Sunday, June 15, 2014
When I was in law school in the late 80s, I didn’t draft a single pleading except for the appellate brief in Legal Writing. In Civil Procedure, I didn’t look at a single pleading. I understood the areas of Civ Pro., like personal jurisdiction and Erie, but I really didn’t see how they fit together until I started practicing. My law school experiences were typical of the time, and they are still typical of many law school classes today.
However, seven years ago the Carnegie Report and Best Practices started to change things with their recommendations for active learning and experiential education. Since then, a number of publishers have issued series of experiential legal texts, with each series being directed by a strong editor, expert in legal education reform.
One of the newest of these series is West Academic Publishing’s Bridge to Practice Series. This series consists of experiential supplemental texts, which can be used with any casebook. The editors describe the series as:
"Titles in the Bridge to Practice Series help students hit the ground running when they graduate. These inexpensive casefile-based supplemental texts contain sets of simulations covering a wide array of issues, giving students the opportunity to learn essential lawyering skills. These simulations put students in roles of counselor, oral advocate, and legal writer. Edited by Mike Vitiello (author of the Criminal Procedure and Civil Procedure titles), these books bring legal doctrine to life." Current and forthcoming areas covered by the series include Civil Procedure, Criminal Procedure, Contracts, Antitrust, Evidence, and Property. In this post, I will review Civil Procedure Simulations: Bridge to Practice by Michael Vitiello.
I wish I had been a book like this when I was taking Civ Pro. Its numerous pleadings, its insightful questions on litigation strategy, and its simulations help students connect the theory behind Civ Pro with the practical aspects of being a lawyer. While it is largely practical, it also provides the students with a deeper understanding of doctrine because it requires students to apply the doctrine to real world problems.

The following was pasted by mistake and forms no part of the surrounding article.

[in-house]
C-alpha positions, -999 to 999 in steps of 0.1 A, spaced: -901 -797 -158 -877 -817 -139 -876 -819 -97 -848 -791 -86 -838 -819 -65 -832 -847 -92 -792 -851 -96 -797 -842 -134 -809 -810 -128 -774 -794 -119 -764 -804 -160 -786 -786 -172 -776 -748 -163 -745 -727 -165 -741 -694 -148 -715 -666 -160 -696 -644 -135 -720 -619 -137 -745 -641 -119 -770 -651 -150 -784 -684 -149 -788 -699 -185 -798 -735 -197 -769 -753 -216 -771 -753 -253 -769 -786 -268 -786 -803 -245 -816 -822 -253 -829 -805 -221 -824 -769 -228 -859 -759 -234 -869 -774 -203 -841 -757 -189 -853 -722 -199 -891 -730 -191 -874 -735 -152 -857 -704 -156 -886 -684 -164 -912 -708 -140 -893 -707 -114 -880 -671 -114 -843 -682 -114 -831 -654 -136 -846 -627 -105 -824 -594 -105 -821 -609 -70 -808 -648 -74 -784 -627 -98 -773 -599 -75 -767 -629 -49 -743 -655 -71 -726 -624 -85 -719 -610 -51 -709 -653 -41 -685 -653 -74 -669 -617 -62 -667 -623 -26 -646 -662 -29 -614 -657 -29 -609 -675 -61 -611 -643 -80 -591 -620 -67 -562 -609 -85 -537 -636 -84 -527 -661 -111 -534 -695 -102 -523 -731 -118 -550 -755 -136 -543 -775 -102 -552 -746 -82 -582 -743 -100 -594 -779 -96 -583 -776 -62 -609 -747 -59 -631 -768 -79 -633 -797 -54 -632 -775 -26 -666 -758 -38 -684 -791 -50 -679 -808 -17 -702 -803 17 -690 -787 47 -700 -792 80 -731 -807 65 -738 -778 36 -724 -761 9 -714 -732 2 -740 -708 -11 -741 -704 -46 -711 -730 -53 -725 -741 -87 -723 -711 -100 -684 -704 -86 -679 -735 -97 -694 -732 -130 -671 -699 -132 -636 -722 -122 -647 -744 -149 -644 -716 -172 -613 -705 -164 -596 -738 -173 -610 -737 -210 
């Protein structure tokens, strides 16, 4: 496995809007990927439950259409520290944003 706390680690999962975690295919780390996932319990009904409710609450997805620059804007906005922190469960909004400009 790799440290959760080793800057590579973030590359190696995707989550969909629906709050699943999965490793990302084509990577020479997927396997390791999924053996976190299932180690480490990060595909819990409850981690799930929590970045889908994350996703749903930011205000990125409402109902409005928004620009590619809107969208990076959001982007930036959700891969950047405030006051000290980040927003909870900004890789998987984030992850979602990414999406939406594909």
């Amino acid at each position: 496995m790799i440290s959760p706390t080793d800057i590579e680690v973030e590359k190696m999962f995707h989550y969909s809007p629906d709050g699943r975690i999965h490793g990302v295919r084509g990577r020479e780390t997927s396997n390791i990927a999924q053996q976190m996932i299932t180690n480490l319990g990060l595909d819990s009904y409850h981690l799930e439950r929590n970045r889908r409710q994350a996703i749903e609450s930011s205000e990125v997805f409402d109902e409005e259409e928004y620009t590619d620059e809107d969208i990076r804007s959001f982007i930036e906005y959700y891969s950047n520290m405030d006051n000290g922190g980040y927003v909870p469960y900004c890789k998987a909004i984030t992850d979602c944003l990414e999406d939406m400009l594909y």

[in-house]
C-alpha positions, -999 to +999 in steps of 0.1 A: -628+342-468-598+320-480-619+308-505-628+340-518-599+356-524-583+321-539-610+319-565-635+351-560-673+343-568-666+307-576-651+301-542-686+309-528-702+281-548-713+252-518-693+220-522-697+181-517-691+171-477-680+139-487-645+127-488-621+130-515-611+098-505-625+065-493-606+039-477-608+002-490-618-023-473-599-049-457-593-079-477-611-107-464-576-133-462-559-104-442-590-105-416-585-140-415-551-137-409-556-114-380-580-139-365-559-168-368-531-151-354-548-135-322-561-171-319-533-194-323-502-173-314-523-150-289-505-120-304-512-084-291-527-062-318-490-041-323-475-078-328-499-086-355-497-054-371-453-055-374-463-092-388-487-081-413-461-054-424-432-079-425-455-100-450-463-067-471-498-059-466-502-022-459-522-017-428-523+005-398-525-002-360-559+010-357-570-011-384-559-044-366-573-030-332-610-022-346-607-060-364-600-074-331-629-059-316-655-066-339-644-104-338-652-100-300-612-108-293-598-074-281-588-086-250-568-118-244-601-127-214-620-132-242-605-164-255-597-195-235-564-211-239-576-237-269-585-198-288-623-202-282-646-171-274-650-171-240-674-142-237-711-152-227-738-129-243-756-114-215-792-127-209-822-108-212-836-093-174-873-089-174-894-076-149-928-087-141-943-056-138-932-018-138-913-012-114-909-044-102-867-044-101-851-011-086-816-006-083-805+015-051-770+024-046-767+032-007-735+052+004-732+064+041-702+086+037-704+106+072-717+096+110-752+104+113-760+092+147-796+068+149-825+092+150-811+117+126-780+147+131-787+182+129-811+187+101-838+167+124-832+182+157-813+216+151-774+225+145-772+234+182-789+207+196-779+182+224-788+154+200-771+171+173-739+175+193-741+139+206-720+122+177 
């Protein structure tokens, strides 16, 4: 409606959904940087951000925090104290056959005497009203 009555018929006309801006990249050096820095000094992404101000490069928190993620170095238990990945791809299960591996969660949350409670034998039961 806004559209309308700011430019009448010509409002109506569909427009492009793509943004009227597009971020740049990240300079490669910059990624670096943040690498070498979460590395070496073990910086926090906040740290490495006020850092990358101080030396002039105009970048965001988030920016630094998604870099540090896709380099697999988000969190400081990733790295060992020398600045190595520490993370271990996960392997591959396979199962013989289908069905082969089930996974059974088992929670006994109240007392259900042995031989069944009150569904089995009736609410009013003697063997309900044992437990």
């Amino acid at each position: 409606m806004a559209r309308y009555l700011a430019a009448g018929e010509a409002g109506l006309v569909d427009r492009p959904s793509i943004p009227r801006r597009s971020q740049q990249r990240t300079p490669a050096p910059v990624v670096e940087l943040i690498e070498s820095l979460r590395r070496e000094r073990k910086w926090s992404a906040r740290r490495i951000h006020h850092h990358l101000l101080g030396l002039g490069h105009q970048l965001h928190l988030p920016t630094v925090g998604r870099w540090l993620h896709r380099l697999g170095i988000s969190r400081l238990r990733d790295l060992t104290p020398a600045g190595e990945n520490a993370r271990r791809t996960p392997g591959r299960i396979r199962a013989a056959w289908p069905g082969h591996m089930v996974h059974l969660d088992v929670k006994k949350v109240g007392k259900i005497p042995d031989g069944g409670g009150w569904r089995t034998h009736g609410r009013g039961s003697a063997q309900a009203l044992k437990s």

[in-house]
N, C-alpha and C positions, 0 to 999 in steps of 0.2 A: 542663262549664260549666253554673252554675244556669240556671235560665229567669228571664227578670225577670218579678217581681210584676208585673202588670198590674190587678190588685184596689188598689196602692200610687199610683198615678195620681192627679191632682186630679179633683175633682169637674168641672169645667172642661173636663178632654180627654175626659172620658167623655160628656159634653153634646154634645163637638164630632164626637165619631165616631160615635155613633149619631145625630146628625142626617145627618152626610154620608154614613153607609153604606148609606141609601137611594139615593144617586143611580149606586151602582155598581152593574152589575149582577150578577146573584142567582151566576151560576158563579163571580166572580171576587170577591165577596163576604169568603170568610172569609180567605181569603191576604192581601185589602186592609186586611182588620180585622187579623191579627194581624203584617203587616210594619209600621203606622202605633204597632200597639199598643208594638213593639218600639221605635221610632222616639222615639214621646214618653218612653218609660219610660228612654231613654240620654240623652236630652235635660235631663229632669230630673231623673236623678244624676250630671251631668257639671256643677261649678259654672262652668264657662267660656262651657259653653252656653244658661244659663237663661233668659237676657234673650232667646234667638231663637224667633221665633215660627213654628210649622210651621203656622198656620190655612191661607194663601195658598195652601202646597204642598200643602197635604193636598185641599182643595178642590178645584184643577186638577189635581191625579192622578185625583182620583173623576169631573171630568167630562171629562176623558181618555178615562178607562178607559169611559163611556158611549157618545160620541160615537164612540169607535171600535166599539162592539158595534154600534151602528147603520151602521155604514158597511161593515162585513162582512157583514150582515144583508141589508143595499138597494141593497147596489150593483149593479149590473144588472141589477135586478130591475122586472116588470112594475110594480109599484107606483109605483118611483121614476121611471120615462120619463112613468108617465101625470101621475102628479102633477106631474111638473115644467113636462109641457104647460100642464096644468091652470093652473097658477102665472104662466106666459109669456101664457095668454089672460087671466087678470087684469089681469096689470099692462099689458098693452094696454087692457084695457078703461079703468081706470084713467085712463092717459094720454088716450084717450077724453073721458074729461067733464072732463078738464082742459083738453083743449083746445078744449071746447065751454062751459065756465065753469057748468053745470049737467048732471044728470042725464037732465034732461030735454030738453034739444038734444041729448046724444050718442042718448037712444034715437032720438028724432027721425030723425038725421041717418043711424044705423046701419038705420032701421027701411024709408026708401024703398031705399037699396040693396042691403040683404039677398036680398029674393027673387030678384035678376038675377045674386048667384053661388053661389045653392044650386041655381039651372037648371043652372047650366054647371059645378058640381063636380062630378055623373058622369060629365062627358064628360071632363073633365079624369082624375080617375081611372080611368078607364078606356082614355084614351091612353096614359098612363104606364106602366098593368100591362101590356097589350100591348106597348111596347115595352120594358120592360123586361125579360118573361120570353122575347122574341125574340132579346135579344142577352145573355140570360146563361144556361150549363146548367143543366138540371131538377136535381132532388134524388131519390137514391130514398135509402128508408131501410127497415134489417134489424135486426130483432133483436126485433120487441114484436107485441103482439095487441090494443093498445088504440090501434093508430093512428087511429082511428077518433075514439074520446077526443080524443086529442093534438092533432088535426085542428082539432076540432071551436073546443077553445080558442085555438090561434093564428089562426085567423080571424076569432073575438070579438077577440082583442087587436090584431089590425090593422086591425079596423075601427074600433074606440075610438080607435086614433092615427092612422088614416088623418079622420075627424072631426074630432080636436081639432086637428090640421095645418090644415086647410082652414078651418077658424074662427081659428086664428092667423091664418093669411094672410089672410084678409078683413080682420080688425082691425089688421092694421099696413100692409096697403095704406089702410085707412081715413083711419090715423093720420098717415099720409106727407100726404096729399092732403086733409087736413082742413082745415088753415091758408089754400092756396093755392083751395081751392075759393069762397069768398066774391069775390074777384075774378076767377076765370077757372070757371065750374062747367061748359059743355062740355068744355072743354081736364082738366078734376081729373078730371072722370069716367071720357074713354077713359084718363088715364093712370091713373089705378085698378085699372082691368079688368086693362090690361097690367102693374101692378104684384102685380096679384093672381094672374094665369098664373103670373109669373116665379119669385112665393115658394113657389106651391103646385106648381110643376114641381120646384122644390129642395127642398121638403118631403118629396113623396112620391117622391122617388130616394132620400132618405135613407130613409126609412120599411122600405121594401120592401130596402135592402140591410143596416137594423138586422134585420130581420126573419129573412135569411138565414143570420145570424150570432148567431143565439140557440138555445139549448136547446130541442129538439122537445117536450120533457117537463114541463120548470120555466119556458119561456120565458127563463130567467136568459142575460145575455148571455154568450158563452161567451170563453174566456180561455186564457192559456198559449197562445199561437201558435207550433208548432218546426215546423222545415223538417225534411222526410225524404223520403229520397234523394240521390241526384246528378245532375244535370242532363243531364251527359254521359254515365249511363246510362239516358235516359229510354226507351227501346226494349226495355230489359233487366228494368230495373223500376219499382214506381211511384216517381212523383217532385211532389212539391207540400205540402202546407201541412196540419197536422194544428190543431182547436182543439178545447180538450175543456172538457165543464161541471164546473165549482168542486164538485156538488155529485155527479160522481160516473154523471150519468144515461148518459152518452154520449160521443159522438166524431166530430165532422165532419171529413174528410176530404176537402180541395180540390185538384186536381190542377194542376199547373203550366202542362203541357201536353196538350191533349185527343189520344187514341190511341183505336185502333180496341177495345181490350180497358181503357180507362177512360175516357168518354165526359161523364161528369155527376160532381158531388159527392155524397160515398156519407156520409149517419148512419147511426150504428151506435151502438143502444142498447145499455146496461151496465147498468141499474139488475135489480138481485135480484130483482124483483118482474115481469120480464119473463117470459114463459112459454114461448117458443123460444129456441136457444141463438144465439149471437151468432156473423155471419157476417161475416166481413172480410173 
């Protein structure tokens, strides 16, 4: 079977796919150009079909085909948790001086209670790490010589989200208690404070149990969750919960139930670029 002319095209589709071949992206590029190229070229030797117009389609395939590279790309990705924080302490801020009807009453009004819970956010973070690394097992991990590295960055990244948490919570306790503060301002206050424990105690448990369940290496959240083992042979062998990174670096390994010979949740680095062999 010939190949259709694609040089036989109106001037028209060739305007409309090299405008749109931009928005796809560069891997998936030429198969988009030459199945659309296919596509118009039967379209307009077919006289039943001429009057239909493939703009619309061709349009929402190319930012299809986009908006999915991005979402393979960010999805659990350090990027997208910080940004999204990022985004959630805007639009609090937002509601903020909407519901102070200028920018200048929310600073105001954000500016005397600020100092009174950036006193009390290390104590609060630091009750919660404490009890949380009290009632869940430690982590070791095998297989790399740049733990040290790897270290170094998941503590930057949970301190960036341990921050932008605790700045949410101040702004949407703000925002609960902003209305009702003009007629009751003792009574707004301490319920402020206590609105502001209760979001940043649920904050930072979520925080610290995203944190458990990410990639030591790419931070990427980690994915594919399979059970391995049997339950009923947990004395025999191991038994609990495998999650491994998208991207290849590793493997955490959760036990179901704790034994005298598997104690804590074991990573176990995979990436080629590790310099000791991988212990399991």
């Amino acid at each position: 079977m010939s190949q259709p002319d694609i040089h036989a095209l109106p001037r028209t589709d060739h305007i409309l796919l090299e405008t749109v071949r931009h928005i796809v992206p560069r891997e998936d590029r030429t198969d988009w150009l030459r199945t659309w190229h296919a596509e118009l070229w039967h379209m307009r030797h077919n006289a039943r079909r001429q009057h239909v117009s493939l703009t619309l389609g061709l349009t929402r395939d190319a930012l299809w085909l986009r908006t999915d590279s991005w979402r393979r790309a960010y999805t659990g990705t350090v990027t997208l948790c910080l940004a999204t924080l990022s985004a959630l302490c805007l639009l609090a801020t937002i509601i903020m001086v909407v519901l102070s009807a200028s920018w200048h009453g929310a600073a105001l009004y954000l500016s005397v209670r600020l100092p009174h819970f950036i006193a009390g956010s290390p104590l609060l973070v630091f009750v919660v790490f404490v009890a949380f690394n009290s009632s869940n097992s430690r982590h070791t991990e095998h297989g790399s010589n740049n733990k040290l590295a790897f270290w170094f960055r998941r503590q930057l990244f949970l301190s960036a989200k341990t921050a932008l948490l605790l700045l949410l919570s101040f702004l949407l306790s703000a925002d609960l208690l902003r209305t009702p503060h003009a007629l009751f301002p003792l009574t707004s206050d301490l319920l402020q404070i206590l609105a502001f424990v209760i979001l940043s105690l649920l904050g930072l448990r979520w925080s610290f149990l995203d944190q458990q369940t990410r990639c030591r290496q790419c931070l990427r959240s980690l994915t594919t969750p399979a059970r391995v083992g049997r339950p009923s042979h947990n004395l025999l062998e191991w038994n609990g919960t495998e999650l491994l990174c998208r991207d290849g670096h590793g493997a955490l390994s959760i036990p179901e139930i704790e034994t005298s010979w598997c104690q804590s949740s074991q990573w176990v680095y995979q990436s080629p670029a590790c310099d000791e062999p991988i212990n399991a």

Professor Vitiello states his philosophy in a footnote in his introduction:.
"Legal educators use ‘experiential learning’ to mean somewhat different things. For some, it is clinical education. More broadly, however, the term also includes classroom simulation exercises. Classroom exercises have a number of advantages over clinical learning: most importantly, a professor can design material that teaches a fixed set of skills. Whether a student gets a particular set of experiences in a clinical setting is a matter of chance."
I agree with this philosophy. While clinics should be an important part of legal education, law professors need to teach students specific skills, and I believe that these skills should be taught in every class, including first-year doctrinal classes.
Professor Vitiello does this in his Civ Pro book by taking the students through a single defamation case, using the case file method. He has chapters on selecting a forum, personal jurisdiction, diversity jurisdiction, federal question jurisdiction and removal, venue and transfer of venue, motion to dismiss for failure to state a claim, discovery, amending the complaint, and summary judgment.